Trump to divert Pentagon funds for border wall —again
President Trump plans to divert $7.2 billion from the Pentagon to go toward border wall construction this year, a sum five times greater than what Congress authorized in the 2020 budget last month, the Washington Post reported Jan. 13. This marks the second year in a row that Trump has sought to redirect money to the planned border wall from military construction projects and counter-narcotics funding. The administration will take $3.7 billion from military construction and $3.5 billion from counter-narcotics programs, according to figures obtained by the Post, compared to $3.6 billion and $2.5 billion last year, respectively.
Judge blocks Trump border wall funding plans
A judge for the US District Court for the Western District of Texas issued a preliminary injunction Oct. 11 against President Donald Trump's proposed plan for funding the border wall, finding that it exceeds executive branch authority under the Appropriations Act. Trump issued a proclamation in February declaring a national emergency on the southern border of the US, as both a humanitarian and security crisis. El Paso County, Tex., and the Border Network for Human Rights sued to challenge the proclamation. Going further than previous rulings against the border wall plans, Judge David Briones specifically declared Trump's emergency proclamation to be "unlawful." (Jurist, Politico, Oct. 11)
SCOTUS allows enforcement of Trump asylum ban
The US Supreme Court on Sept. 11 allowed enforcement of a policy that would deny asylum to Central American migrants who pass through another country en route to the US and fail to make a claim for protection there. US District Court Judge Jon Tigar blocked the new rule in July by issuing a nationwide injunction. The Ninth Circuit Court of Appeals subsequently scaled back the order so that it only pertained to Ninth Circuit states, which include California and Arizona. In response to Judge Tigar's recent attempt to return his order to its original scope, the Trump administration requested that the Ninth Circuit temporarily stay the injunction. The Supreme Court's decision to grant the stay authorizes the Trump administration to proceed with nationwide implementation of the policy even though it is still being challenged in the lower courts.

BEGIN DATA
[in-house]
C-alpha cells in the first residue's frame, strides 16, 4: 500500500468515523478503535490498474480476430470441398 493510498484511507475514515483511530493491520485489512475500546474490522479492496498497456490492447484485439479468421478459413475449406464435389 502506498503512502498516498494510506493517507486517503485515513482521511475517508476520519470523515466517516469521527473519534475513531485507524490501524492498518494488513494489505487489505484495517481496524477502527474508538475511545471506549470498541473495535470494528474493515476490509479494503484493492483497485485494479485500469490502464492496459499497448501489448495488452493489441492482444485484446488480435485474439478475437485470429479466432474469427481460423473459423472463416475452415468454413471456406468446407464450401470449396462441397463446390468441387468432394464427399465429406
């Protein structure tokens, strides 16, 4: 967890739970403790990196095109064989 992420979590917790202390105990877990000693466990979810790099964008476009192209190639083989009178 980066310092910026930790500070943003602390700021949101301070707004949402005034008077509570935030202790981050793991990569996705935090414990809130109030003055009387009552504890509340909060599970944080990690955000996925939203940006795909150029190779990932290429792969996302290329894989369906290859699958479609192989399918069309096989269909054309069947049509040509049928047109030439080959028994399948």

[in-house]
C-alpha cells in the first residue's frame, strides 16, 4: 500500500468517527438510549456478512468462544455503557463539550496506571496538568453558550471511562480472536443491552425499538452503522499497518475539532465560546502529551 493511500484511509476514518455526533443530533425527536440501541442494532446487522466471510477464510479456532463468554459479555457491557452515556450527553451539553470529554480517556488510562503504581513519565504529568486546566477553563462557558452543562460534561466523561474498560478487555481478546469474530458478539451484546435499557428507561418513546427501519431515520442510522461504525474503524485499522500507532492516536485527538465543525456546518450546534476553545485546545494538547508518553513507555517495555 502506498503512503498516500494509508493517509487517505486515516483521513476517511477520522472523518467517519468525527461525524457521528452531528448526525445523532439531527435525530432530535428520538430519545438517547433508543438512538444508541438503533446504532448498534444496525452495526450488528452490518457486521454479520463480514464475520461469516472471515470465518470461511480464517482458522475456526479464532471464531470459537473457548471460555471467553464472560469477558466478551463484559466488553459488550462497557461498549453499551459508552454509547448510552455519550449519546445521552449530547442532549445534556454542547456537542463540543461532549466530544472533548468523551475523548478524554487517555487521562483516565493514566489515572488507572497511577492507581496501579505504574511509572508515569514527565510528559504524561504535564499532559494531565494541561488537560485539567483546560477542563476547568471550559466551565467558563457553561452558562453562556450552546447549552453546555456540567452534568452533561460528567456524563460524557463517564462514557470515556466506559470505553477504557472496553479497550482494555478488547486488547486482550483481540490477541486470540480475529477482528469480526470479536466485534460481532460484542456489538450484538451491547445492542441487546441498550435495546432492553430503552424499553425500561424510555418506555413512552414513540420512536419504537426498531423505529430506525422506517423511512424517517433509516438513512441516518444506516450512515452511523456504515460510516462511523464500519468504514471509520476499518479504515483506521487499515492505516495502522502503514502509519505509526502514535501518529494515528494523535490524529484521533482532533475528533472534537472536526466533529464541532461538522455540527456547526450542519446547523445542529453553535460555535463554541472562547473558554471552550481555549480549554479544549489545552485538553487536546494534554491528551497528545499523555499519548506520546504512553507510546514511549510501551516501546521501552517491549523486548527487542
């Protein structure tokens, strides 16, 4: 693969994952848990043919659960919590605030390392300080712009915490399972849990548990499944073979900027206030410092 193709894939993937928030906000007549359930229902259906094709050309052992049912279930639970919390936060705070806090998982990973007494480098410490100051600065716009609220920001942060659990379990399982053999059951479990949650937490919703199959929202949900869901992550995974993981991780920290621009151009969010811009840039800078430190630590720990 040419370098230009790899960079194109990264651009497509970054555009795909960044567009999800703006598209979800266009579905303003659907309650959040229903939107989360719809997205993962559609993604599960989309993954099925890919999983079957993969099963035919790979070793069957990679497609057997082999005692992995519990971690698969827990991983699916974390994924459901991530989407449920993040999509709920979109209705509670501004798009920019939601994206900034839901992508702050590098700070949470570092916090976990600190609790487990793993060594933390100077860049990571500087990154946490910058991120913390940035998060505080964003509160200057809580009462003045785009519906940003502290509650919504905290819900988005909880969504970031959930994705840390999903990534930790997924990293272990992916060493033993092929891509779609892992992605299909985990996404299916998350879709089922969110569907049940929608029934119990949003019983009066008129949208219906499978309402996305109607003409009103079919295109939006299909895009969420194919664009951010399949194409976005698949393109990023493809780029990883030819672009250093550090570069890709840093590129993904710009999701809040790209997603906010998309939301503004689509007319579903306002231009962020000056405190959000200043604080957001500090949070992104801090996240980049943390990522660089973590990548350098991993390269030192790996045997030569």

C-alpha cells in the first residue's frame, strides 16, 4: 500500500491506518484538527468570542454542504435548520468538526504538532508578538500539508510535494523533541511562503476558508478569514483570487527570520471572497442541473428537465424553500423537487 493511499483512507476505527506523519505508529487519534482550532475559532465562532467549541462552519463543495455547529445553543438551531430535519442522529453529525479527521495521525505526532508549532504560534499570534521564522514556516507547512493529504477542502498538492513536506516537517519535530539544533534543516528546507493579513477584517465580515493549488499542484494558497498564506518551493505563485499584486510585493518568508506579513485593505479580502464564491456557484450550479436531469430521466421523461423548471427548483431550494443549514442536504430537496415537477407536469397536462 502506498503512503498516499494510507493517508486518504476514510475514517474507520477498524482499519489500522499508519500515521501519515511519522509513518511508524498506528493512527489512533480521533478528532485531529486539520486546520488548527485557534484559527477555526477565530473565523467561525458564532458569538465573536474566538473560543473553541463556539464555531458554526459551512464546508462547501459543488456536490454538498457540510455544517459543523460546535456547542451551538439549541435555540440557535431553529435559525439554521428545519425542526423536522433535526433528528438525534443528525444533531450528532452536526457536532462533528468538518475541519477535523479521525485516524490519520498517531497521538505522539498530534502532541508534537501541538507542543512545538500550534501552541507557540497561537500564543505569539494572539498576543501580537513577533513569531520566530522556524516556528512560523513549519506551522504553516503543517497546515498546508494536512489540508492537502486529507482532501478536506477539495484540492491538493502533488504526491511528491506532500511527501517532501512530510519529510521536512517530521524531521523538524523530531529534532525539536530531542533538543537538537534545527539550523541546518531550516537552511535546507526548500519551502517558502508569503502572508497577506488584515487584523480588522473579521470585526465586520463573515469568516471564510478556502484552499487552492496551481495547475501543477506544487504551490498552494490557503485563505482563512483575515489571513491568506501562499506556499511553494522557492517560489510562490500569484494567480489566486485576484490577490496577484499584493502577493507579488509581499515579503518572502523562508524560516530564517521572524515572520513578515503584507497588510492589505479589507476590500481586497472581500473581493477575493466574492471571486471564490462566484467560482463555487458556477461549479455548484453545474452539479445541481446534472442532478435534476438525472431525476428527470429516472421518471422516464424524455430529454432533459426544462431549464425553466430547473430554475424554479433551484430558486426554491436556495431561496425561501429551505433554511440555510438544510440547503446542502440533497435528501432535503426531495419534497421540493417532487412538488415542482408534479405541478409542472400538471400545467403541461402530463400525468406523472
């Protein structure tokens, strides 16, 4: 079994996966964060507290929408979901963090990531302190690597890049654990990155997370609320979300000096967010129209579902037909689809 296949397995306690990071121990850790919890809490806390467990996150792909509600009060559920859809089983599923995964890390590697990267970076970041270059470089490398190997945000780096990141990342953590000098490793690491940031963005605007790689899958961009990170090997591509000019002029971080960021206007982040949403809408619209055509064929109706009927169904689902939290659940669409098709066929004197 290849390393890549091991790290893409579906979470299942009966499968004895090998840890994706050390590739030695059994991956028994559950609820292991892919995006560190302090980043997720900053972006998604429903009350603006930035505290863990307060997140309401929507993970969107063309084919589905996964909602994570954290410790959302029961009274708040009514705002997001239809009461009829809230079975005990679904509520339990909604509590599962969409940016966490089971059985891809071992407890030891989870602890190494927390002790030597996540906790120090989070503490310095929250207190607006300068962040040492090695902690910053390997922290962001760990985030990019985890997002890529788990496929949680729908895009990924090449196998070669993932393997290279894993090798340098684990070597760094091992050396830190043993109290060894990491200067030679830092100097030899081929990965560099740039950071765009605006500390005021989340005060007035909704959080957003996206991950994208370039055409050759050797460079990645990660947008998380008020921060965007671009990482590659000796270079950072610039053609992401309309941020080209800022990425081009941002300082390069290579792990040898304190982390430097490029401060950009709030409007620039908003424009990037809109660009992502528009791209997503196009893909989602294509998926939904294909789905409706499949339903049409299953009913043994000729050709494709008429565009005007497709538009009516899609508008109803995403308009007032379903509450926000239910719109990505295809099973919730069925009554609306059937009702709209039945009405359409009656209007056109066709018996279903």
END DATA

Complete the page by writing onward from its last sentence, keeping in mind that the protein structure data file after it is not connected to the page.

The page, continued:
Kentucky: unpaid miners block rail line
For over a week now, some 100 laid-off miners and their families have occupied a railroad track in Kentucky's Harlan County, blocking a train loaded with coal that the workers dug out of the earth but never got paid for. The miners want their jobs back, if possible—but first of all, they want their wages for the work they already did. Blackjewel LLC abruptly shut down all its mines July 1 and filed for Chapter 11 bankruptcy. Partway through a shift, workers were told the bad news and sent home. The miners never got their last paycheck. And their second-to-last paycheck, already deposited, disappeared from their bank accounts. The miners also never received any paper notice of their layoff, which proved a bureaucratic obstacle when they filed for unemployment.
16 hours 15 min ago
18 hours 1 min ago
1 day 1 hour ago
1 day 14 hours ago
1 day 16 hours ago
2 days 14 hours ago
3 days 15 hours ago
3 days 16 hours ago
3 days 16 hours ago
1 week 4 days ago